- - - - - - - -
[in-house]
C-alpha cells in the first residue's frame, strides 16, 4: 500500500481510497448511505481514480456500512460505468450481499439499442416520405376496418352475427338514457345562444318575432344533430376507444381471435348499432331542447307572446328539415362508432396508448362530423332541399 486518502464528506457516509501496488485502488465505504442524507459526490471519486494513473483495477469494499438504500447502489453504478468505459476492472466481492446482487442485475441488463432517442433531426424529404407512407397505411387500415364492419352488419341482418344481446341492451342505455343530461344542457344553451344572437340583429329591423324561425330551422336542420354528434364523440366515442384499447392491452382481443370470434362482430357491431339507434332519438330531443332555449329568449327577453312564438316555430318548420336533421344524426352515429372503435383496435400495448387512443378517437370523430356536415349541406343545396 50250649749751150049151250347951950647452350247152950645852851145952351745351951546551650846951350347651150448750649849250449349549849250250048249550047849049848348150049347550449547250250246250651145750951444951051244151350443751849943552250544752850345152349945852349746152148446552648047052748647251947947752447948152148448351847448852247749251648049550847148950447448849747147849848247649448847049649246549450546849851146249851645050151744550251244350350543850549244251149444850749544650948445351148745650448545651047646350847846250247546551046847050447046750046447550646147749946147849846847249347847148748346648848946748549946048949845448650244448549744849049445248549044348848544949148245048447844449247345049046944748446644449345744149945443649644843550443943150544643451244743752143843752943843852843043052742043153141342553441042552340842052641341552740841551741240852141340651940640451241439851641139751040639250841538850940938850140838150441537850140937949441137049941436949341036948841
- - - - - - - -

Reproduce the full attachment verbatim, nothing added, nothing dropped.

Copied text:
[in-house]
C-alpha cells in the first residue's frame, strides 16, 4: 500500500481510497448511505481514480456500512460505468450481499439499442416520405376496418352475427338514457345562444318575432344533430376507444381471435348499432331542447307572446328539415362508432396508448362530423332541399 486518502464528506457516509501496488485502488465505504442524507459526490471519486494513473483495477469494499438504500447502489453504478468505459476492472466481492446482487442485475441488463432517442433531426424529404407512407397505411387500415364492419352488419341482418344481446341492451342505455343530461344542457344553451344572437340583429329591423324561425330551422336542420354528434364523440366515442384499447392491452382481443370470434362482430357491431339507434332519438330531443332555449329568449327577453312564438316555430318548420336533421344524426352515429372503435383496435400495448387512443378517437370523430356536415349541406343545396 50250649749751150049151250347951950647452350247152950645852851145952351745351951546551650846951350347651150448750649849250449349549849250250048249550047849049848348150049347550449547250250246250651145750951444951051244151350443751849943552250544752850345152349945852349746152148446552648047052748647251947947752447948152148448351847448852247749251648049550847148950447448849747147849848247649448847049649246549450546849851146249851645050151744550251244350350543850549244251149444850749544650948445351148745650448545651047646350847846250247546551046847050447046750046447550646147749946147849846847249347847148748346648848946748549946048949845448650244448549744849049445248549044348848544949148245048447844449247345049046944748446644449345744149945443649644843550443943150544643451244743752143843752943843852843043052742043153141342553441042552340842052641341552740841551741240852141340651940640451241439851641139751040639250841538850940938850140838150441537850140937949441137049941436949341036948841